Guest Artist

Upcoming Performances


Born in 1936 in Kumamoto, Japan, Charlie was presented with a "live Country and Western Band" as his 20th birthday gift by one of his friends.  He fell in love with this style of music and joined the band as a singer.  At the age of 25, Charlie returned to his hometown of Kumamoto to form his own band, "The Western Cannon Balls".  Charlie and his band began performing at U.S. Military Clubs all over the world until the Vietnam War ended.  He and his band also toured the United States for several months, performing in Kentucky, Ohio and Kansas. Upon his return to Kumamoto, he opened a country music saloon named "Good Time Charlie's" so he could share his love of country music with the Japanese people.  He entertains in the club seven nights a week all year long with his band.

In 1985, Charlie celebrated his 30th Anniversary of singing country music with his first performance on the Grand Ole Opry in Nashville, Tennessee.  In 1989, Charlie organized the first and only country music festival in Japan.  The event was titled Country Gold and was a tremendous success, drawing approximately 8,000 fans.  This year, Charlie will celebrate the 27th Country Gold Festival.  Charlie also organized the first Country Sunshine concert in Kumamoto in 1994.  The event was an annual event held each spring at the Kumamoto Civic Hall until 2008. 

In 1991 he appeared on Nashville Now, a nationally televised program on The Nashville Network.  In 1992, Charlie traveled to Nashville to record his first album. Friends joining Charlie on this project included Emmylou Harris, Bill Monroe, Porter Wagoner and the Osborne Brothers. The album also features a song “My Name is Good Time Charlie”, which tells the story of Charlie's life.  While in Nashville, Charlie appeared on Entertainment Tonight, Crook & Chase, CBS' Talk of the Town, Nashville Now, the Ernest Tubb Midnite Jamboree and the Grand Ole Opry (his fourth appearance).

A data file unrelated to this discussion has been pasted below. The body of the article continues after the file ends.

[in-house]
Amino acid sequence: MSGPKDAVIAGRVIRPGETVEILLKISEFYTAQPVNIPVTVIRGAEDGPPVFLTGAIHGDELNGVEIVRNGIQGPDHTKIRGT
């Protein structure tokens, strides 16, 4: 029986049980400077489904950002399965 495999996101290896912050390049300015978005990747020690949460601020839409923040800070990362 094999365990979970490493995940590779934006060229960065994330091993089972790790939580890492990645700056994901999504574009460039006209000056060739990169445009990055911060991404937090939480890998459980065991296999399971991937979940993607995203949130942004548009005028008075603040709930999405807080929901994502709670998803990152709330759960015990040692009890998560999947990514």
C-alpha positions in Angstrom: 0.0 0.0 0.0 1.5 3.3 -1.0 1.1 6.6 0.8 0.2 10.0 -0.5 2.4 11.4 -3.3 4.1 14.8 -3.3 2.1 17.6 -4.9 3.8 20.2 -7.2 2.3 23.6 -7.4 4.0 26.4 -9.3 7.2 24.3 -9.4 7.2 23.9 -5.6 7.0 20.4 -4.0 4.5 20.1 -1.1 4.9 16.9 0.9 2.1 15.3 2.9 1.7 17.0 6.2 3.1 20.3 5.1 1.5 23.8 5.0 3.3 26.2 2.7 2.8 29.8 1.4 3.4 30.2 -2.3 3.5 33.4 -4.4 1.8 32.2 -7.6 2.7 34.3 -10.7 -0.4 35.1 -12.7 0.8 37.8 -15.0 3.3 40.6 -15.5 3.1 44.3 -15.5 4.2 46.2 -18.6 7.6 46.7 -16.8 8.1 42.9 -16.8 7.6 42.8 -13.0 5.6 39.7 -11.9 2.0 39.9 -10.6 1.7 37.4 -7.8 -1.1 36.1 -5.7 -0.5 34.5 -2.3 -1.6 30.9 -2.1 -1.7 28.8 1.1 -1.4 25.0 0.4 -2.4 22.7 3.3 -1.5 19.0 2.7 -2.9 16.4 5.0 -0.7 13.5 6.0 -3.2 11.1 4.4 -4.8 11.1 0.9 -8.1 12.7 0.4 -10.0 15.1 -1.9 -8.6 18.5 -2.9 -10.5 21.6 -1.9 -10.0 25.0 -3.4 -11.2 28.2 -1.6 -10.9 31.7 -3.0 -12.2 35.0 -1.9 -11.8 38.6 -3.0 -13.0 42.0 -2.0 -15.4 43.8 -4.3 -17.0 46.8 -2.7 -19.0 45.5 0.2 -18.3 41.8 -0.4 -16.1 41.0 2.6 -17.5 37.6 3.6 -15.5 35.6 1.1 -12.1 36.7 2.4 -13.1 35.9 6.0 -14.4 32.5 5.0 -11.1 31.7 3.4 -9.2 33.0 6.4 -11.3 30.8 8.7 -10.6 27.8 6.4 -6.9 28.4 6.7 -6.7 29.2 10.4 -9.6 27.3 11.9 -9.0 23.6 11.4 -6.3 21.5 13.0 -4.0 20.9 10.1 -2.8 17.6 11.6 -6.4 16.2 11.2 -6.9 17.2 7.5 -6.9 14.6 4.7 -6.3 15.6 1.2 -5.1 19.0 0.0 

The Annual Country Gold Concert is held in the fall of each year at Aspecta in Kumamoto.  Since the first event in 1989, over 100 of America's top country music artists, their bands, television crews and journalists have traveled to Kumamoto for this one-day event, which now draws 30,000 fans.  

In 1998, Charlie was honored with the CMA International Promoter / Buyer of the Year Award, and the prestigious Mansfield Award.  In May 1999, Charlie and his wife Toshiko were invited to attend a State Dinner at the White House with President Clinton and wife, Hillary Rodham-Clinton.  In March 2000, Charlie was presented with the Cultural Award from the Kumamoto Prefectural Government.   In 2005, Charlie received the Prefectural Award of Distinction from the Governement of Kumamoto and the Jim Reeves Award from the Academy of Country Music.   He was also featured in CMT’s Forty Greatest Firsts. RKK-TV in Kumamoto honored Charlie in 1995 by filming a documentary of his life and 40 years singing country music. 

Charlie has never disbanded his band.  The Western Cannon Balls have performed with Charlie for more than 50 years and over 80 musicians have changed in the configuration of the group.  Charlie's band has the longest history of any band in existence in Japan.

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"Country music changed my whole life when I first listened on my 20th birthday way back in 1956. It was a dream for me to sing on the Grand Ole Opry."


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